La Scena musicale – Paul Robinson

Les Artszé
19 août 2019

Un disque-récital de Janina Fialkowska comportant une magnifique interprétation de la sonatine de Maurice Ravel

La célèbre pianiste québécoise résidant désormais en Bavière Janina Fialkowska nous offre Les sons et les parfums …, un nouvel album récital cette fois-ci de musique française pour piano. Elle poursuit toujours une carrière de soliste très active (partout dans le monde et récemment encore auprès du Concours Van Cliburn comme auditrice de premier jury). Nous la suivons avec intérêt depuis ses années d’étude avec Yvonne Hubert, le fleuron de l’enseignement du piano au Canada français (avec Natalie Pépin et Marc Durand).

Ce disque constitue, en somme, un beau divertissement grand public. On y réentend le même nocturne de Fauré (le 4ième) qu’on retrouve sur le récent disque Fauré chez Chandos de Louis Lortie: de ces deux versions récentes de ce nocturne par des artistes d’ici, on pourrait difficilement départager la plus belle venant de ces deux émules de la défunte élève de Fauré lui-même… mais la version de David Jalbert (Endeavour Classics) d’une intégrale de tous ces treize nocturnes est inégalable…même celle de Jean-Philippe Collard (EMI) prend le second rang. Rappelons que madame Yvonne Hubert fut au Conservatoire de Paris la protégée du compositeur Fauré aussi directeur de l’institution et que tous ces noms sont contemporains, bien entendu, du phénoménal pianiste Alfred Cortot. Madame Fialkowska fut l’élève-phare de madame Hubert. Tous les grands pianistes québécois d’aujourd’hui (Laplante, Lortie, Hamelin, Fialkowska jadis Turini) étaient de cette écurie redoutable en lice lors des concours internationaux pour piano lors desquels ils raflaient les meilleurs places.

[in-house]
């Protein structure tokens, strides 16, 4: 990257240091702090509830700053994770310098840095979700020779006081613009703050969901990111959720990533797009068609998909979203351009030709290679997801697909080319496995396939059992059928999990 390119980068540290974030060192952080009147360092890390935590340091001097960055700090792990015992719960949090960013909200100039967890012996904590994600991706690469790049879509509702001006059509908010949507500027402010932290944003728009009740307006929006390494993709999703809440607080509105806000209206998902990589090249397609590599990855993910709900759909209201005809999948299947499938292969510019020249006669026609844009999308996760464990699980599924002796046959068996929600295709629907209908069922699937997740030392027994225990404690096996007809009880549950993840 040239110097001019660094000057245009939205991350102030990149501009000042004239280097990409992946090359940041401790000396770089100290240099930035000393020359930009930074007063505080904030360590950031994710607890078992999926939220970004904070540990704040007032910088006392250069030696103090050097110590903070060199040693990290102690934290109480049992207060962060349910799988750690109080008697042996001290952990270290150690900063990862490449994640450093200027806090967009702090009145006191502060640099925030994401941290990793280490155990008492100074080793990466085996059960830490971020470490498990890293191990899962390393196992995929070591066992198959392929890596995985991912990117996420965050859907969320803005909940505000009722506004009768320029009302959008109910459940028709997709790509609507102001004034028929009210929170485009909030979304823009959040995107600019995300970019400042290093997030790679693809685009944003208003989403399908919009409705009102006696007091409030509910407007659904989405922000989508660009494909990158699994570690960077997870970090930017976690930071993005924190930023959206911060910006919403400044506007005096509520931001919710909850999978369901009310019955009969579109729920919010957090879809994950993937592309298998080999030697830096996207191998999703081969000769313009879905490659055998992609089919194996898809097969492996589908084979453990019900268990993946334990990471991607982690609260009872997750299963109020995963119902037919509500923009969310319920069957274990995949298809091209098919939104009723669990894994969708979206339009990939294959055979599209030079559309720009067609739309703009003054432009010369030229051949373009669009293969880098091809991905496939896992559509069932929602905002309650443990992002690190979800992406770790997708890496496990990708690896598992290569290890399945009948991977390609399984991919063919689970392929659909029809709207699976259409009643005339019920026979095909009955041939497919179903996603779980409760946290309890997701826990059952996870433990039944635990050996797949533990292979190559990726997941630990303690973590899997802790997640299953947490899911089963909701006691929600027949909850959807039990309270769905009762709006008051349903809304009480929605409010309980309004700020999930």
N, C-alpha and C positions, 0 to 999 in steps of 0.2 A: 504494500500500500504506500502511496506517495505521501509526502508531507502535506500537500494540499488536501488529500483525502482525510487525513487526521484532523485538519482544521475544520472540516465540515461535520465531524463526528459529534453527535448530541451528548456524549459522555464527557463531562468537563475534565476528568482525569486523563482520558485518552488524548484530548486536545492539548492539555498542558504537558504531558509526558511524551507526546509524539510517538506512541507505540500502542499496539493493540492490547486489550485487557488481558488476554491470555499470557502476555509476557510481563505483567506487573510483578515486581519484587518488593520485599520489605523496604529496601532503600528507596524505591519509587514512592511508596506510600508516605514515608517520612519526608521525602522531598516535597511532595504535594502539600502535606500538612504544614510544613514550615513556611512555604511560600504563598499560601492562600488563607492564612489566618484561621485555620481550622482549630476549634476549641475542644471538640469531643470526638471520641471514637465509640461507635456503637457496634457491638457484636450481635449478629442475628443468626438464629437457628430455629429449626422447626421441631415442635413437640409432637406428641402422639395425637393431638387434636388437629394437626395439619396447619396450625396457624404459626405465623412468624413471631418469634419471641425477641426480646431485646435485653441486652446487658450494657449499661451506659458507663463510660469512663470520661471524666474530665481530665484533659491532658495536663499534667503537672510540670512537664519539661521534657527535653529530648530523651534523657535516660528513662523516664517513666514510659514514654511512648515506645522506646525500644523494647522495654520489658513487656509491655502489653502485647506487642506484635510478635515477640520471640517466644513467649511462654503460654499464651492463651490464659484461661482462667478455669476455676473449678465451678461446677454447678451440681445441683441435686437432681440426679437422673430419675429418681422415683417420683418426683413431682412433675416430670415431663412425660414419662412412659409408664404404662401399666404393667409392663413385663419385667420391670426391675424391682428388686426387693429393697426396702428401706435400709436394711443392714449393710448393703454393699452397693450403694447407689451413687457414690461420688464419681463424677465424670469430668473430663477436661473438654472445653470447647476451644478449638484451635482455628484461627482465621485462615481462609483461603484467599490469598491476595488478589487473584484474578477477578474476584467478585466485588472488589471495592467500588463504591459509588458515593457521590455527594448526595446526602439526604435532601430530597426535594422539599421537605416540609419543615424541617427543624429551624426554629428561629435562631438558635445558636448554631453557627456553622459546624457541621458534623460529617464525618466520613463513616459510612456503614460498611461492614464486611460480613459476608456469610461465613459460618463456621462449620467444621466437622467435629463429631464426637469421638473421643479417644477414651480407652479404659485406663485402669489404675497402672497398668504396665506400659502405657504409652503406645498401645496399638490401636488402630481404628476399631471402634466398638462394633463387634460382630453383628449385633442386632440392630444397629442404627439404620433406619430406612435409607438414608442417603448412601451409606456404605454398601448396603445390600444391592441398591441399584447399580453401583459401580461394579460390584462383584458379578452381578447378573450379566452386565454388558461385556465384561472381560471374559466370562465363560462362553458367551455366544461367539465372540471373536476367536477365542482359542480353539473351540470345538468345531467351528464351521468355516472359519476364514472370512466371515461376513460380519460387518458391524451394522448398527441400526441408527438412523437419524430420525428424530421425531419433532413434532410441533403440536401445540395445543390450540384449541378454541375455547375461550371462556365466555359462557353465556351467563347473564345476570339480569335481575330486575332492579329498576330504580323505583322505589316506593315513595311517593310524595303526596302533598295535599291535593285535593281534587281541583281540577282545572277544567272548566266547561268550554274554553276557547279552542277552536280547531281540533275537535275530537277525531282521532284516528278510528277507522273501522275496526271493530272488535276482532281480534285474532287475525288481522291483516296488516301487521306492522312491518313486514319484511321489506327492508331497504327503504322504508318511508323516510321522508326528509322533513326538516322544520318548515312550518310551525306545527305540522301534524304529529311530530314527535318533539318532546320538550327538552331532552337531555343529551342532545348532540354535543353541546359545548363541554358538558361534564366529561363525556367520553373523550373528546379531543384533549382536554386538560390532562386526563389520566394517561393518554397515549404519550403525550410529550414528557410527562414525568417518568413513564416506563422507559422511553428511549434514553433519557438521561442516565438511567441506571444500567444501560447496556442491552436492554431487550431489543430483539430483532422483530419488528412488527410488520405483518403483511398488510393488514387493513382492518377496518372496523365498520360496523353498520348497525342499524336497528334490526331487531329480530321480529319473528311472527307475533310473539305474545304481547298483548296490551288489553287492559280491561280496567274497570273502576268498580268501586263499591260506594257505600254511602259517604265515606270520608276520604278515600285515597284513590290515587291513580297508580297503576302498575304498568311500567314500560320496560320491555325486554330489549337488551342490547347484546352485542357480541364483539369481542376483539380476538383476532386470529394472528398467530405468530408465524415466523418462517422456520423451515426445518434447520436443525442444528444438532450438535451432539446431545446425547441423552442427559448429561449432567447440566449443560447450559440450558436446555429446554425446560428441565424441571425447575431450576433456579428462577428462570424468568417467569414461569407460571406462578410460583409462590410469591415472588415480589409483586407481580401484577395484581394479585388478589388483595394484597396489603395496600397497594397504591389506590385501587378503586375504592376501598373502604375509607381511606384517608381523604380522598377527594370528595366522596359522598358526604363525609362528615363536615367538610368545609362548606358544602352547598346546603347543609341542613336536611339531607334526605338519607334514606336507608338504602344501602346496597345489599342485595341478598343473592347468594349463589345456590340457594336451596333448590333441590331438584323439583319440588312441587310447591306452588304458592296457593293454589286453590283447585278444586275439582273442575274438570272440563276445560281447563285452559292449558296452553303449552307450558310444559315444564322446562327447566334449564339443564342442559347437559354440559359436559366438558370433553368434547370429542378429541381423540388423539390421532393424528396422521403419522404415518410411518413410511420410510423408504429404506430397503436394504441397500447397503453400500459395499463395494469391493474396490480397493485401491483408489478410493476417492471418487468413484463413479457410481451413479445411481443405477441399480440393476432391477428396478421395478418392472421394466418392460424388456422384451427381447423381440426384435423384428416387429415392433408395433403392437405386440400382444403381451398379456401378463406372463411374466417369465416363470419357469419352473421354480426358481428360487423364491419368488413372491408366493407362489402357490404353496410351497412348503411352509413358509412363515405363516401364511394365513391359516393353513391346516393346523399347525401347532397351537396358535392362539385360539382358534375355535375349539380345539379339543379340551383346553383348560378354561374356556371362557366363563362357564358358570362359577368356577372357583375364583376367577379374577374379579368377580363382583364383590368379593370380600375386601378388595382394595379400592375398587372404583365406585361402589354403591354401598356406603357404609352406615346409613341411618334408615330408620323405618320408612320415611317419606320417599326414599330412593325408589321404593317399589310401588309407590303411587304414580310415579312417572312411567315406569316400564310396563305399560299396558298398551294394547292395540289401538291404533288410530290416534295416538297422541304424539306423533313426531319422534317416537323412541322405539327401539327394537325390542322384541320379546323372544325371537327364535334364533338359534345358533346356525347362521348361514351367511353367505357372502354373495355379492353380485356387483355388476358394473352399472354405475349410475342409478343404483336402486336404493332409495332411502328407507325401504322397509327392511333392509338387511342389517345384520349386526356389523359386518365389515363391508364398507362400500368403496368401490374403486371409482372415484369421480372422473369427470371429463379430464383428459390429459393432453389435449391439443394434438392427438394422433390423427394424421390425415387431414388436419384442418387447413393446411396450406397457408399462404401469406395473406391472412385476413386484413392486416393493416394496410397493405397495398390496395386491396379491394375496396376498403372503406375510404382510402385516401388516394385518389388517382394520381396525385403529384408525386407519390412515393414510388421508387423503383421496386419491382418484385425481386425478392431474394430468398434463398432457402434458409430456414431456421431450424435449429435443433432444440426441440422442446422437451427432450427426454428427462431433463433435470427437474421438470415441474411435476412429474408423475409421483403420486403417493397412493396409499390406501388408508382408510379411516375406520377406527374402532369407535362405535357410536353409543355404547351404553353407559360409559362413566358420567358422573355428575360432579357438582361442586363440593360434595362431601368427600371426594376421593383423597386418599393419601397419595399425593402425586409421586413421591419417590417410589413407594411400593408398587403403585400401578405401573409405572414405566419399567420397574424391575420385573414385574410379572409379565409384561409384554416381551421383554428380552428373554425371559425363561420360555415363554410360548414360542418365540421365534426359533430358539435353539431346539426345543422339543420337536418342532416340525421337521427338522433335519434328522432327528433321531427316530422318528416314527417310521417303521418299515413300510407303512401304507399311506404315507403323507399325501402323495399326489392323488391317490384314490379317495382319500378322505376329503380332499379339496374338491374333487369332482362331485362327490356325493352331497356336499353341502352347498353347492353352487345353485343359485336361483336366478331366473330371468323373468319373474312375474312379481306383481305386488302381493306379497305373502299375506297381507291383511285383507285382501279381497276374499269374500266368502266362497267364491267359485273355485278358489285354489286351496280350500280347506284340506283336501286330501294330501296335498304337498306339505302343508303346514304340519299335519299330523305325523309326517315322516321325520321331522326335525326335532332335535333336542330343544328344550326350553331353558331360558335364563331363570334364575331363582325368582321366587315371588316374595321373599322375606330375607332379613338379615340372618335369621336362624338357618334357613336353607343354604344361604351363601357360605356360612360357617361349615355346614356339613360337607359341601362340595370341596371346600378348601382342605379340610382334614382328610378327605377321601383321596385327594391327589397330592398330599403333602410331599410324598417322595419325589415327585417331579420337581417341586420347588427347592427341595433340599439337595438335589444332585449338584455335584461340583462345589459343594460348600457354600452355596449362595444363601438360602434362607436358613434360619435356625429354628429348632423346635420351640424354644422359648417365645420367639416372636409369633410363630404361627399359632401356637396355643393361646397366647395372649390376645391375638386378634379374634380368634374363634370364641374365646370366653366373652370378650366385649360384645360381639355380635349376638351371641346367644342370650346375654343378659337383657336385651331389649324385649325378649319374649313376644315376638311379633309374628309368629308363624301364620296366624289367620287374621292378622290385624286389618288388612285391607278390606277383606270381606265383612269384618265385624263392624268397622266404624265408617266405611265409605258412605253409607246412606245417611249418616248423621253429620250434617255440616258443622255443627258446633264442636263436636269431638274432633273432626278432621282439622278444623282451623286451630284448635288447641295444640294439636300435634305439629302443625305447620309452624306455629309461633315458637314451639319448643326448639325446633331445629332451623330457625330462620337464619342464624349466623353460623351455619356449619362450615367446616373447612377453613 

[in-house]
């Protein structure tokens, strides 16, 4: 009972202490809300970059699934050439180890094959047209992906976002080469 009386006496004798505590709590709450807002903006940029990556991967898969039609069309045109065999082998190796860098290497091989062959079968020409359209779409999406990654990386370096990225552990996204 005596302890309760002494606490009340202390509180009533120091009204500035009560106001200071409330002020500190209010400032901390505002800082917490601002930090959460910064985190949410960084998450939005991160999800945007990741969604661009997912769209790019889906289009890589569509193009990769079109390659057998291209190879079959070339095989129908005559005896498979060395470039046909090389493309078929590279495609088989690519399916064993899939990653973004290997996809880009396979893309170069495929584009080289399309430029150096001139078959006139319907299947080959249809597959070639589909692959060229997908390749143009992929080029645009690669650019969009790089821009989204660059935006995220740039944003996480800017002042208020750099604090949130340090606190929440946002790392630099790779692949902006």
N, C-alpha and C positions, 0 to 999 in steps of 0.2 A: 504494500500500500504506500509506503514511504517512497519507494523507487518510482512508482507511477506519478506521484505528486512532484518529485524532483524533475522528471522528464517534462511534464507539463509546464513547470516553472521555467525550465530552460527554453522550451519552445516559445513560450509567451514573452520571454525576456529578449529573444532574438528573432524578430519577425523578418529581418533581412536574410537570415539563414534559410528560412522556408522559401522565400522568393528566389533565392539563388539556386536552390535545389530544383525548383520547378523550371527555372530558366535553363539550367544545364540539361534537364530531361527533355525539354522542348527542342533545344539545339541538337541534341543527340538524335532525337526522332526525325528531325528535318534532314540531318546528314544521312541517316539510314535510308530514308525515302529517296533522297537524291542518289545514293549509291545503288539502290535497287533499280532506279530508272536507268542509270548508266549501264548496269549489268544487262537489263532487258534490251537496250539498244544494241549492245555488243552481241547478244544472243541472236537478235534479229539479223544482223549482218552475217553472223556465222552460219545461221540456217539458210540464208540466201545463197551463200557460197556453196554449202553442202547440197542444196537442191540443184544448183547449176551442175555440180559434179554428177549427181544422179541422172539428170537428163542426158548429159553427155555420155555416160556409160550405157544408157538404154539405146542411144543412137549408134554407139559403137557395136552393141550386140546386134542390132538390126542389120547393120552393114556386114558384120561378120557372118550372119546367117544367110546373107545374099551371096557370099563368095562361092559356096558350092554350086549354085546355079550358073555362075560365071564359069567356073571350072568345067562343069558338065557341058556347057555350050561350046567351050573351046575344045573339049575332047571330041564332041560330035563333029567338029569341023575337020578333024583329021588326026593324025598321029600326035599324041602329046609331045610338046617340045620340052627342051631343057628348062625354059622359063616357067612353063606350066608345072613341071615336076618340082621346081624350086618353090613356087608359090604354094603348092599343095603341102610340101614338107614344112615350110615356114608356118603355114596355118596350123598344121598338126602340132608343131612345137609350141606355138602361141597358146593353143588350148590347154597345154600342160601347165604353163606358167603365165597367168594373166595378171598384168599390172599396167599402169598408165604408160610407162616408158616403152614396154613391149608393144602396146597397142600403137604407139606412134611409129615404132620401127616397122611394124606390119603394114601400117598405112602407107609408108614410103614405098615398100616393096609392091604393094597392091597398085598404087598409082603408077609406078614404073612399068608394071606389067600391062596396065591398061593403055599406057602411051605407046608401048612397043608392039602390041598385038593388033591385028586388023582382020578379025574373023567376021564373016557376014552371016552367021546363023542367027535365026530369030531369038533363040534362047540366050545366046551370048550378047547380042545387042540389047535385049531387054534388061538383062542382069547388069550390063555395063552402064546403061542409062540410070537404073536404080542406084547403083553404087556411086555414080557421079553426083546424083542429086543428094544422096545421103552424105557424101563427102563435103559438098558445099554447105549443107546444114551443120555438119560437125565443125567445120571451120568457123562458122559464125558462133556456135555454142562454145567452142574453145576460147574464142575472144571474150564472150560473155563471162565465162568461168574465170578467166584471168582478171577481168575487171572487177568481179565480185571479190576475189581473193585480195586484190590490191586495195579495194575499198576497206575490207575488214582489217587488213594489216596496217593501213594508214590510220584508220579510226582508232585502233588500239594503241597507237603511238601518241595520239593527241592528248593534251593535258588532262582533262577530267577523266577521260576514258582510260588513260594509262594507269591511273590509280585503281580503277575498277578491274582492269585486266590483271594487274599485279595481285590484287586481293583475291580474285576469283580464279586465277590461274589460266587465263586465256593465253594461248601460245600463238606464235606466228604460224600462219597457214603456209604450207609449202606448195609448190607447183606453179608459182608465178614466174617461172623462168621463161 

Pour résumer en peu de mots la qualité de ce disque d’écoute très facile, on a la joie d’y entendre du Germaine Tailleferre, cette compositrice du Groupe des Six (un impromptu en la majeur). Ensuite un très bel Intermezzo de Francis Poulenc (en la bémol majeur, le troisième de la série) et des fragments d’oeuvres en morceaux de Debussy duquel on eût souhaité la Suite Bergamasque entière plutôt qu’un seul extrait sur quatre composantes. Pourtant les plus sublimes réussites de cet album demeurent les Jeux d’eau de Ravel et surtout la Sonatine en trois mouvements faisant 13 minutes où madame Fialkowska atteint des sommets d’aisance technique et puise d’une intarissable source poétique. Indéniablement, elle y rejoint son confrère d’études à l’École Normale de musique, André Laplante, comme une des plus élégantes interprètes de Ravel.

Eric Sabourin - Les Artszé